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Protect children from drowning
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According to the Centers for Disease Control and Prevention, drowning remains the second leading cause of injury-related death in children ages 1 to 14. Help keep your child safe this summer by following these precautions from the Medical College of Georgia Children’s Medical Center.
1. Insist on adult supervision. Drowning often occurs silently, so an adult who is able to swim should supervise children in the water. Supervision means adults should not be reading or doing another activity that could distract them. And while beer may seem like an important part of a fun day at the lake, it’s not a good idea to drink while boating, swimming or diving, particularly if you’re supervising children.
2. Enroll your child in swimming lessons. Knowing how to swim is the first step in being safe in the water.
3. Don’t rely on swimming aids. Swimming lessons and items like water wings are good tools, but do not guarantee that your child will not get into trouble in the water.
4. Protect your pool. Install at least a five-foot fence, a self-latching gate and pool alarms around your pool.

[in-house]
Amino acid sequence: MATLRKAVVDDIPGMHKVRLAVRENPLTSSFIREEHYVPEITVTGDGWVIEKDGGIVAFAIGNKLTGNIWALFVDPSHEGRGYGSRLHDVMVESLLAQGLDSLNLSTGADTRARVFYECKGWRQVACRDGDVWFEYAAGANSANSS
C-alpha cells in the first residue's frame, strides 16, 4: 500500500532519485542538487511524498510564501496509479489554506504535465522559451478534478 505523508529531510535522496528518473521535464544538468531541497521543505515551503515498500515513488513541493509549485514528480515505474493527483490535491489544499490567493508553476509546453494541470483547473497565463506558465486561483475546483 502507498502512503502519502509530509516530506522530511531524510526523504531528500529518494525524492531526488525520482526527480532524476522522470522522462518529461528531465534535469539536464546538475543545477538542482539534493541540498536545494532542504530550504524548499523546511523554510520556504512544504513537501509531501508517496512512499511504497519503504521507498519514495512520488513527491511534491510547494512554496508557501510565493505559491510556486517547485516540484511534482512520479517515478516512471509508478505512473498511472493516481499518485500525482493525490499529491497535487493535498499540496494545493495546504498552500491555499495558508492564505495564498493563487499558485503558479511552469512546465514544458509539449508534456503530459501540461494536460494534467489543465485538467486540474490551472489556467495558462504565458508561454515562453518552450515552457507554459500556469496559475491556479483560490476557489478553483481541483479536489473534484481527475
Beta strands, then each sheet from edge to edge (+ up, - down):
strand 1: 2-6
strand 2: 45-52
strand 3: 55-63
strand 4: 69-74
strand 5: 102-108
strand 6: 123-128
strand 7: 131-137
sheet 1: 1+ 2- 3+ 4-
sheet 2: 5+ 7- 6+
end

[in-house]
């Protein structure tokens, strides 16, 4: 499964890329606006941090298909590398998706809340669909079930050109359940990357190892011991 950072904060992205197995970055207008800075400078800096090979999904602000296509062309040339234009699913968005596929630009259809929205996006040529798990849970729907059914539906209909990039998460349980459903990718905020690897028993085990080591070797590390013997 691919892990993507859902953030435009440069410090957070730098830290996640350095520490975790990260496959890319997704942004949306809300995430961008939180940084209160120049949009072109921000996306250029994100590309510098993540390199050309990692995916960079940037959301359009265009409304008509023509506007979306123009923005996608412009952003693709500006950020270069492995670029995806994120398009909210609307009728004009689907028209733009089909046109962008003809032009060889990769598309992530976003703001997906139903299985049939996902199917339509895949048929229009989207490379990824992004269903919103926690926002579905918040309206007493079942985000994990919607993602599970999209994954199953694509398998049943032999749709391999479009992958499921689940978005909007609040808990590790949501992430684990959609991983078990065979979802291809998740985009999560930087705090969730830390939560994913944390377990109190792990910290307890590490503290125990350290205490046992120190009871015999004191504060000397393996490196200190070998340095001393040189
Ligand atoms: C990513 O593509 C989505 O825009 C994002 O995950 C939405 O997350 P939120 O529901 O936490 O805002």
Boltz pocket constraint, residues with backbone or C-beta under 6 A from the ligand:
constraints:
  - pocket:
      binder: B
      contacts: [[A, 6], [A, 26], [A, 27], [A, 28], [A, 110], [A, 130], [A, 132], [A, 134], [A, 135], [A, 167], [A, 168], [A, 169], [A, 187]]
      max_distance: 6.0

5. Be aware of risks. Children can drown in as little an inch of water, so empty and store kiddie pools upside down. At the beach, be aware of currents and watch for flags. When diving, make sure children know how and don’t dive in less than nine feet of water. And teach children never to run, push or jump on others around water.
6. Keep rescue equipment, a phone and emergency numbers close by.
7. Never swim alone. Make sure children understand that they need to have an adult with them anytime they want to use the pool or while they are at the beach, and teach them the buddy system.
8. Know CPR. Caregivers should know and practice life-saving methods.
By following these guidelines, you can help ensure your children are safe at area pools and beaches this summer.
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